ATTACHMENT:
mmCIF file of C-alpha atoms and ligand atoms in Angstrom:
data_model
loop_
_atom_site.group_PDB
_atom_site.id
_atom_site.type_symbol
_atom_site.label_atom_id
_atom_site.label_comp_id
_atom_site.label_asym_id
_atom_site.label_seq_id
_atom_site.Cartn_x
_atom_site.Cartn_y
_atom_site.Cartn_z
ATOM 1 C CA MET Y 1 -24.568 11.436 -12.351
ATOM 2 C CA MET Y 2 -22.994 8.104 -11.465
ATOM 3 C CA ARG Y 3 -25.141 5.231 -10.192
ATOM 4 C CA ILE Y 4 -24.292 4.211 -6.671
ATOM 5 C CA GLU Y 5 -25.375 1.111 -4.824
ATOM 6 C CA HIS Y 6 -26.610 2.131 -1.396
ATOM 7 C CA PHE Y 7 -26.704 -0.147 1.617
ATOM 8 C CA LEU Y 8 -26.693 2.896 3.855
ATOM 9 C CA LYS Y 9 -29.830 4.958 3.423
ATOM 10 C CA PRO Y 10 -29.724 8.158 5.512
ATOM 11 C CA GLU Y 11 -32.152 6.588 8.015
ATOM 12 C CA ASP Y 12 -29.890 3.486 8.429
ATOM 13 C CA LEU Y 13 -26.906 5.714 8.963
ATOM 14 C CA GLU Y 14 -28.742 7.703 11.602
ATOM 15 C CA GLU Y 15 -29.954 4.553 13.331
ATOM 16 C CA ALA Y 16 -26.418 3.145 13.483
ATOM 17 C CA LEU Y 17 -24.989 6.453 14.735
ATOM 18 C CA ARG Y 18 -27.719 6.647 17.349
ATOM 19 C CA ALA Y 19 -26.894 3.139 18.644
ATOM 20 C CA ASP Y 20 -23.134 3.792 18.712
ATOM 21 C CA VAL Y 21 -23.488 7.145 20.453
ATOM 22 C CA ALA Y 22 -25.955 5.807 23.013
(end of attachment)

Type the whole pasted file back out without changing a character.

mmCIF file of C-alpha atoms and ligand atoms in Angstrom:
data_model
loop_
_atom_site.group_PDB
_atom_site.id
_atom_site.type_symbol
_atom_site.label_atom_id
_atom_site.label_comp_id
_atom_site.label_asym_id
_atom_site.label_seq_id
_atom_site.Cartn_x
_atom_site.Cartn_y
_atom_site.Cartn_z
ATOM 1 C CA MET Y 1 -24.568 11.436 -12.351
ATOM 2 C CA MET Y 2 -22.994 8.104 -11.465
ATOM 3 C CA ARG Y 3 -25.141 5.231 -10.192
ATOM 4 C CA ILE Y 4 -24.292 4.211 -6.671
ATOM 5 C CA GLU Y 5 -25.375 1.111 -4.824
ATOM 6 C CA HIS Y 6 -26.610 2.131 -1.396
ATOM 7 C CA PHE Y 7 -26.704 -0.147 1.617
ATOM 8 C CA LEU Y 8 -26.693 2.896 3.855
ATOM 9 C CA LYS Y 9 -29.830 4.958 3.423
ATOM 10 C CA PRO Y 10 -29.724 8.158 5.512
ATOM 11 C CA GLU Y 11 -32.152 6.588 8.015
ATOM 12 C CA ASP Y 12 -29.890 3.486 8.429
ATOM 13 C CA LEU Y 13 -26.906 5.714 8.963
ATOM 14 C CA GLU Y 14 -28.742 7.703 11.602
ATOM 15 C CA GLU Y 15 -29.954 4.553 13.331
ATOM 16 C CA ALA Y 16 -26.418 3.145 13.483
ATOM 17 C CA LEU Y 17 -24.989 6.453 14.735
ATOM 18 C CA ARG Y 18 -27.719 6.647 17.349
ATOM 19 C CA ALA Y 19 -26.894 3.139 18.644
ATOM 20 C CA ASP Y 20 -23.134 3.792 18.712
ATOM 21 C CA VAL Y 21 -23.488 7.145 20.453
ATOM 22 C CA ALA Y 22 -25.955 5.807 23.013